“But there was a clear acknowledgement that it was going to have to be revised upwards in light of national targets which are enshrined in legislation,” Arnold said, speaking to The Journal for its climate newsletter Temperature Check

“When we were finishing our report, the government hadn’t actually finalised the national targets, including the one for agriculture.

It’s not just methane, of course. There are other issues which I think are hugely important… like the whole issue of water quality.

He said the EPA report this week “puts more pressure” on the agricultural sector to increase plans in place to cut emissions. 

I think we’re just going to be under continuing pressure to do better on how we do our farming.

“The days of rapid production of dairy I think are over, at least for the moment,” he said. 

“I think we’re getting to the point now where, particularly in the dairy sector, probably the best that can be done is to get to a steady state.”

He said it “remains to be seen” if the agriculture sector will sufficiently change and adapt to hit 2030 emissions reduction targets. 

“We’re going to have to judge by results,” Arnold said.

“If we don’t see the beginnings of a move downwards or an improvement working in the direction of targets, there is going to be a greater demand for more serious adjustment measures in farming. I think it’s as simple as that.”

Methane is emitted during the production and transport of fossil fuels and in agriculture through livestock like cattle and sheep. 

The most recent report from the Intergovernmental Panel on Climate Change (IPCC) outlined that rapid changes in emissions like methane can result in “rapid climate effects”. 

Reducing methane emissions can both reduce warming effects and adverse effects on air quality, IPCC documents outline

Challenges ahead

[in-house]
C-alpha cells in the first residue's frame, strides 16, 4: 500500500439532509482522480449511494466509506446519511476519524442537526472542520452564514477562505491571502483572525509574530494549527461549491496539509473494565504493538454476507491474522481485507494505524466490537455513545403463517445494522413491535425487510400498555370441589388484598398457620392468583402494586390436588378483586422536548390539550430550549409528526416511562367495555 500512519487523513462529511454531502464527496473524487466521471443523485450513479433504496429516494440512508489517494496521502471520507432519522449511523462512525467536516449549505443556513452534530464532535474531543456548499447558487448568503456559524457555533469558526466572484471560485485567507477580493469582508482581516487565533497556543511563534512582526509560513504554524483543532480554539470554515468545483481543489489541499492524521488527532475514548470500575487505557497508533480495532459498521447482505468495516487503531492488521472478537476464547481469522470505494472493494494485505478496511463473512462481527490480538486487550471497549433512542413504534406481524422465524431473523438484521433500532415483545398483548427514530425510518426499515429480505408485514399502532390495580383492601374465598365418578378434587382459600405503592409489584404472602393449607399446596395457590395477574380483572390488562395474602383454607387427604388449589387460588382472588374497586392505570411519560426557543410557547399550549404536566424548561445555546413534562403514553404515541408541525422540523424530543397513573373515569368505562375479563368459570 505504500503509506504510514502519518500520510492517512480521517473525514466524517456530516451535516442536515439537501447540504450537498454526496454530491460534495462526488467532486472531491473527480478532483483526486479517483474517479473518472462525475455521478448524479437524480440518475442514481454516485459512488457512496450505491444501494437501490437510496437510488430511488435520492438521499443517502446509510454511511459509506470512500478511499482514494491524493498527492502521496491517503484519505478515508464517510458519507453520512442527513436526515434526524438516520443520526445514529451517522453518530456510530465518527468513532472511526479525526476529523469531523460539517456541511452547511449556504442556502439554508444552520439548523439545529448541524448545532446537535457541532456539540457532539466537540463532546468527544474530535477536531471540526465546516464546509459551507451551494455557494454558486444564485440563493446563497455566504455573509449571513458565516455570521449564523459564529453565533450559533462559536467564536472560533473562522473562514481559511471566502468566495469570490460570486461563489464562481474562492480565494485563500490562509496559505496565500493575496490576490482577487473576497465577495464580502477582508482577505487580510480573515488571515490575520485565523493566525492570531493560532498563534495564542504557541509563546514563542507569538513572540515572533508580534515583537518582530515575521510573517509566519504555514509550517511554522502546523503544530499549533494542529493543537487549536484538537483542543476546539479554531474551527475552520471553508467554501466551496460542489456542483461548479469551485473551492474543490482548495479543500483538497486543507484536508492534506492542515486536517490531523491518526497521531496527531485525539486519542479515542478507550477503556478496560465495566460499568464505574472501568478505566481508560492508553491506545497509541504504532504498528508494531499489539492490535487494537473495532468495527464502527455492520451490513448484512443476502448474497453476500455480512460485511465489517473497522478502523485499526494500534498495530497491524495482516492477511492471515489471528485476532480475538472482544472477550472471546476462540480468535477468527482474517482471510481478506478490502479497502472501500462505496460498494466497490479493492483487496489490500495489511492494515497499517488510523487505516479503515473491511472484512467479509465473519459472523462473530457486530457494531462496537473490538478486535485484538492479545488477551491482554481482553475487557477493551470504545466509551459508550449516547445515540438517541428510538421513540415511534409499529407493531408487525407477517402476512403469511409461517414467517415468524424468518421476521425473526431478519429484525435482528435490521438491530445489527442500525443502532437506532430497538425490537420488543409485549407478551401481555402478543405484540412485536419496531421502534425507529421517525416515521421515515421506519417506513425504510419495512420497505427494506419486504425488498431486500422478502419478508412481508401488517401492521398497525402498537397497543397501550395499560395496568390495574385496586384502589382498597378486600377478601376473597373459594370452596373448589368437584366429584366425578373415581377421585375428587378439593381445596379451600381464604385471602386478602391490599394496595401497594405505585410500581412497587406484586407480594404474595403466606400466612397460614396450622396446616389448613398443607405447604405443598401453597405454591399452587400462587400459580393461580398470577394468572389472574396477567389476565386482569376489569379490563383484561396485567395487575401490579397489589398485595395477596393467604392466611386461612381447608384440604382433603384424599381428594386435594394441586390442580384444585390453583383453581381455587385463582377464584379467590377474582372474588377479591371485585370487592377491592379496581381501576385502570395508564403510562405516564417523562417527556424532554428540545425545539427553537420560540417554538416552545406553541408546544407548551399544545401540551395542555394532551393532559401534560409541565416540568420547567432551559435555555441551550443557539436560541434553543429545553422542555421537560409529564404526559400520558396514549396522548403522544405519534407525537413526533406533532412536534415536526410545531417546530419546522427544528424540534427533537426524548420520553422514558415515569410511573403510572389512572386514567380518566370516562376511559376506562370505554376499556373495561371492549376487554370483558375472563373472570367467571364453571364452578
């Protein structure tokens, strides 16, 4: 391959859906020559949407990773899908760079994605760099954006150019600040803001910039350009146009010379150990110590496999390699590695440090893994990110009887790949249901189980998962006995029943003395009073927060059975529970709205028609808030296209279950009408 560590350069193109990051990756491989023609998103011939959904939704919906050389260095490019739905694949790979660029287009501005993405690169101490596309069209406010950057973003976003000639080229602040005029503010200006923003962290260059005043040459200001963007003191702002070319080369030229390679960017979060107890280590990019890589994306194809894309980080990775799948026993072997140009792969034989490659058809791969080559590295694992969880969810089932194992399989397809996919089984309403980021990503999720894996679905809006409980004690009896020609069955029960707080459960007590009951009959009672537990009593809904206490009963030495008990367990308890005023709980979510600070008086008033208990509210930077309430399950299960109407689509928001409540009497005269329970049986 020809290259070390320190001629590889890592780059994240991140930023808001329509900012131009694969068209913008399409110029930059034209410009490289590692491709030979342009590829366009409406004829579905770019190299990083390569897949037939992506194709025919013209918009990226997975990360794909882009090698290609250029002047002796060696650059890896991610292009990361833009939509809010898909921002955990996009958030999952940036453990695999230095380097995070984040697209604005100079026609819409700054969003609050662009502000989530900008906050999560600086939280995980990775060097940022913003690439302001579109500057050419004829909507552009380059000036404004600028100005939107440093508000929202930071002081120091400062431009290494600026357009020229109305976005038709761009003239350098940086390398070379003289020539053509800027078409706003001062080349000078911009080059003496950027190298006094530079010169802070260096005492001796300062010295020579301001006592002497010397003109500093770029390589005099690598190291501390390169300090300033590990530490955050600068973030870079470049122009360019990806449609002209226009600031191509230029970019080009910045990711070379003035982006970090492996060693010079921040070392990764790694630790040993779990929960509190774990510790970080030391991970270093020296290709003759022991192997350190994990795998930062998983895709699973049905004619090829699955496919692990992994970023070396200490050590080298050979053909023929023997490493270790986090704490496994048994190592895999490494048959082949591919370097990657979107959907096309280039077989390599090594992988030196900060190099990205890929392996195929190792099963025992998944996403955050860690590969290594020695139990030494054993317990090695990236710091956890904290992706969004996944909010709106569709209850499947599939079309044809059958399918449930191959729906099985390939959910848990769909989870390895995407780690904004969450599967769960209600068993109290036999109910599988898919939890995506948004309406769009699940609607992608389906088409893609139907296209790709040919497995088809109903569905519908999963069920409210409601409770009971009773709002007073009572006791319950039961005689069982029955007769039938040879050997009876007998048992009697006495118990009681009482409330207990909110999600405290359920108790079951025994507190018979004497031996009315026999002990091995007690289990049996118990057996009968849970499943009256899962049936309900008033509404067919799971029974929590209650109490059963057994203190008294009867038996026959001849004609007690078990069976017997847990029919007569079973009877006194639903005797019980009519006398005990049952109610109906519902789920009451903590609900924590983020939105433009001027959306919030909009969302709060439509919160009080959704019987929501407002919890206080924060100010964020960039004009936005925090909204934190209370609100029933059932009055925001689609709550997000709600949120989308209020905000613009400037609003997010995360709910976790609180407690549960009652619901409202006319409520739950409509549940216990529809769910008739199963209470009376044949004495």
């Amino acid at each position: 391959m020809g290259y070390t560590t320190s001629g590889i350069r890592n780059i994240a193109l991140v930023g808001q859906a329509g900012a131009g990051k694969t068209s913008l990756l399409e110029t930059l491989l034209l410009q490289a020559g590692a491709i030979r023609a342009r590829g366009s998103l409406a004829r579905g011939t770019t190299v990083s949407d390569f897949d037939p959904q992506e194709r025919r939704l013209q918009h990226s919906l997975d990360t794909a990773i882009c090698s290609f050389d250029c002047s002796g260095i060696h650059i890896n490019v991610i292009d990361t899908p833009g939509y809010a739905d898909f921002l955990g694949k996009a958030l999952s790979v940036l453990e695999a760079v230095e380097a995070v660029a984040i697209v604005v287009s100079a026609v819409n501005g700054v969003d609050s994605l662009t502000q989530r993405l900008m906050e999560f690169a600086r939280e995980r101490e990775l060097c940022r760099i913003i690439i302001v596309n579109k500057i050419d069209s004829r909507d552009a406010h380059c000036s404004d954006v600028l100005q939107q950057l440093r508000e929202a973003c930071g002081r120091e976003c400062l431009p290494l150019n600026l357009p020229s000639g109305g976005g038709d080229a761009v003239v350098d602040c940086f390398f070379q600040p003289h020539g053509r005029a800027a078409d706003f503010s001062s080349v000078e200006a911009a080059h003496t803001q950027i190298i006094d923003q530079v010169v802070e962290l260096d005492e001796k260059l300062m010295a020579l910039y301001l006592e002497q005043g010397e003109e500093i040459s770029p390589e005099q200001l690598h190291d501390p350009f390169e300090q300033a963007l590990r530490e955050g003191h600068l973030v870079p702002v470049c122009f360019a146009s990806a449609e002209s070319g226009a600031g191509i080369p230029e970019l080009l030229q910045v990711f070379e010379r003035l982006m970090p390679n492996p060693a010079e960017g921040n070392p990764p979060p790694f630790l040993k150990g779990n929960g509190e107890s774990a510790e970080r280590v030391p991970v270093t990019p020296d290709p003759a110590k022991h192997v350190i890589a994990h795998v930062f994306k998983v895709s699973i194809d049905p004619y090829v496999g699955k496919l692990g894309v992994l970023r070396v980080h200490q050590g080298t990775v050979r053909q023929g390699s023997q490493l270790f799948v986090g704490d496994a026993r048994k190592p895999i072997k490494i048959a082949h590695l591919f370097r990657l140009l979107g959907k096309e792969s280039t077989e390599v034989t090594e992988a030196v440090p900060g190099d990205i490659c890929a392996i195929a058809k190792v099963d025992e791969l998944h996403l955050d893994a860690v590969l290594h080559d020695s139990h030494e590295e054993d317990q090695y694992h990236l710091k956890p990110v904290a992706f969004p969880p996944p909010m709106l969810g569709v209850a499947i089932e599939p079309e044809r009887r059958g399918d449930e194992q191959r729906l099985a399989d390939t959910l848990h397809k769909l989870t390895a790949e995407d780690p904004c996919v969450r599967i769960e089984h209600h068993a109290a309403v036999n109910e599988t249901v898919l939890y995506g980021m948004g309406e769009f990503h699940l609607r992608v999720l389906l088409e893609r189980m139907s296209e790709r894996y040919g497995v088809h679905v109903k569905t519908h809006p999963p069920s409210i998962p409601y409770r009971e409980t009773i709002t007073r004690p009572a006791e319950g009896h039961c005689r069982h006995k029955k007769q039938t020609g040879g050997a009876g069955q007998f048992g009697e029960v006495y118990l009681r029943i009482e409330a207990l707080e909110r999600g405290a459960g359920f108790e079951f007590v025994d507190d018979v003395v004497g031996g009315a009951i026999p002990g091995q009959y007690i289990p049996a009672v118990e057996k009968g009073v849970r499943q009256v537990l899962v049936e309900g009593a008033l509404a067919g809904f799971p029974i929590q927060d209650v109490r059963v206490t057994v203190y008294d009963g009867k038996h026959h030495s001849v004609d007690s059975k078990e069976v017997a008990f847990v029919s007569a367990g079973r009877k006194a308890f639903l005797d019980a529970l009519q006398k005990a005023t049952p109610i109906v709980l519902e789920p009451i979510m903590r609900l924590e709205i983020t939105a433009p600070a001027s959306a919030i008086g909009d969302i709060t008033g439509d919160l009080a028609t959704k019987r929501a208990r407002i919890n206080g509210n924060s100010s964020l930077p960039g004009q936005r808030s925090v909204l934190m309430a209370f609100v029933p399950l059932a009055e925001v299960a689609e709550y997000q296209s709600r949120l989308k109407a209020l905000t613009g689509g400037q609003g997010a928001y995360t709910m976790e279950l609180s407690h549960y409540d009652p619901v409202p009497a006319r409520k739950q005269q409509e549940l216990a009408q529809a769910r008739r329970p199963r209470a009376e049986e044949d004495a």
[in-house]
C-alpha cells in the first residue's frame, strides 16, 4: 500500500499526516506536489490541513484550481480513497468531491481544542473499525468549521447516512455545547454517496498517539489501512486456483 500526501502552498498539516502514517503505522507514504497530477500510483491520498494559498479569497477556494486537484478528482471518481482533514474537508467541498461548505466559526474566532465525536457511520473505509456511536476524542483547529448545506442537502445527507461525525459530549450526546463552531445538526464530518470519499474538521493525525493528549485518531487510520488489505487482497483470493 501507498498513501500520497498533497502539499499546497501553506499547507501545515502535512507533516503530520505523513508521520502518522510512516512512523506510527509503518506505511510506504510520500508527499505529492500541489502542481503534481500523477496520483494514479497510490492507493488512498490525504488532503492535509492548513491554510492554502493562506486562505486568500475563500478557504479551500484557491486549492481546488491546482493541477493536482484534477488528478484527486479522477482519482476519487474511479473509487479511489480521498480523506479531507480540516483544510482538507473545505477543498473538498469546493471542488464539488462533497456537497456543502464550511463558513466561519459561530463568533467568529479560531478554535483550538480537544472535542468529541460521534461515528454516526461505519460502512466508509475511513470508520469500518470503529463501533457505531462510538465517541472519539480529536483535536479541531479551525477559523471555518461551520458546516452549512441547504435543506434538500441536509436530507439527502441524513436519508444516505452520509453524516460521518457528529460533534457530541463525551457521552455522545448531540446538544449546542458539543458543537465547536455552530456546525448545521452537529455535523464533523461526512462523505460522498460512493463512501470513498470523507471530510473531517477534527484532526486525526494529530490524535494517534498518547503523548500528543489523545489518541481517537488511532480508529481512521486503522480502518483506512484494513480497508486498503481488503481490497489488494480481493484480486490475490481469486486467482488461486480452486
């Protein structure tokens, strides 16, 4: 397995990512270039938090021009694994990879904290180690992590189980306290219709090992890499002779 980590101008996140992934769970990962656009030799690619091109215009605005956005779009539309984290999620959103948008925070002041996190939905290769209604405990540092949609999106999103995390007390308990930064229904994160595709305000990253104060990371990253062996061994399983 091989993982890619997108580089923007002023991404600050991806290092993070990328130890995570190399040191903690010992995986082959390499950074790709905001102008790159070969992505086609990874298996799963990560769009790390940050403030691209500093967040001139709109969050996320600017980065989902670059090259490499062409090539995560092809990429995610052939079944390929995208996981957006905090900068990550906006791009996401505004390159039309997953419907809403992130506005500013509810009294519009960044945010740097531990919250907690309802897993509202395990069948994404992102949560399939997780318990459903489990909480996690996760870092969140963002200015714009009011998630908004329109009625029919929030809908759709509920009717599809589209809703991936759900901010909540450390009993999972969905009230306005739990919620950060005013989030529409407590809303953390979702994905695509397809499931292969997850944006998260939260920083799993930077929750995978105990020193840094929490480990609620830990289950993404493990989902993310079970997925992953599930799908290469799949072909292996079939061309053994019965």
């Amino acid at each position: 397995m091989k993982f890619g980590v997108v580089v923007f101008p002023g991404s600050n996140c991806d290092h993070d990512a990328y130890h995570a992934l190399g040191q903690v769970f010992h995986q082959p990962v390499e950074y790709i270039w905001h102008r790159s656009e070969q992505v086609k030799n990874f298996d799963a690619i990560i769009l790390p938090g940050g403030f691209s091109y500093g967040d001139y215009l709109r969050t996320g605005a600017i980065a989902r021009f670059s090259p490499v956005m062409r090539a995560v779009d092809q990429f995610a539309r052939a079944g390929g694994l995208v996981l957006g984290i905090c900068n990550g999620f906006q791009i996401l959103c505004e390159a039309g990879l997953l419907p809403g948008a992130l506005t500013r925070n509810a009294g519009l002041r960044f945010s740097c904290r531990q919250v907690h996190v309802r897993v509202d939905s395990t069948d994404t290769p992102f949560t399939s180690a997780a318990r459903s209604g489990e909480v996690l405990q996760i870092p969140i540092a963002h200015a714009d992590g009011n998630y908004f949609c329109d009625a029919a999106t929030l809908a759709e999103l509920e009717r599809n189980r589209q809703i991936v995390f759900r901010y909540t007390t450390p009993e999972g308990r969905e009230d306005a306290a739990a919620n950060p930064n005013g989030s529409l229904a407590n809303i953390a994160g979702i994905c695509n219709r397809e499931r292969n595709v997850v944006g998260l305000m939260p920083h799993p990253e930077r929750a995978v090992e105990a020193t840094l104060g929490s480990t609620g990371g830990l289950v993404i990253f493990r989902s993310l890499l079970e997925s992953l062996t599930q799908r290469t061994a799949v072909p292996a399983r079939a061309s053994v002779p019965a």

John Spink, head of the crops, environment and land use programme at Teagasc, said cutting emissions is a “big challenge” for the agricultural sector.

“I think we have technologies under development or under testing that could go a long way towards that in terms of things like feed additives to reduce methane emissions from livestock,” Spink said, speaking to The Journal at the World Potato Congress in Dublin this week. 

“It’s relatively easy to say to change things in relation to energy, because you have one or two energy suppliers. It’s much harder to change things when you’ve got a very disparate industry.”

Farmers have always been good at responding to policy direction, according to editor of the Irish Farmers Journal Justin McCarthy.

“I’m not here to try and say that we don’t need to reduce the environmental footprint of food production, but we need a just transition,” he said earlier this week on RTÉ radio’s Today with Claire Byrne

“And we need to be real on the impact of this on the 135,000 farm families across rural Ireland.” 

Also speaking on this programme, Director of Friends of the Earth Ireland Oisín Coghlan said years of inaction on climate change has put all sectors in a difficult position. 

“We’re now trying to do in 10 years what we could have spent 10, 20 or 30 years doing,” he said.

“There’s no point pretending otherwise – this is going to be disruptive.

We’ve left it so long that the choice is not now between total smoothness and a bit of disruption. It’s between disruption now to make the changes we need, or destruction later on from climate change.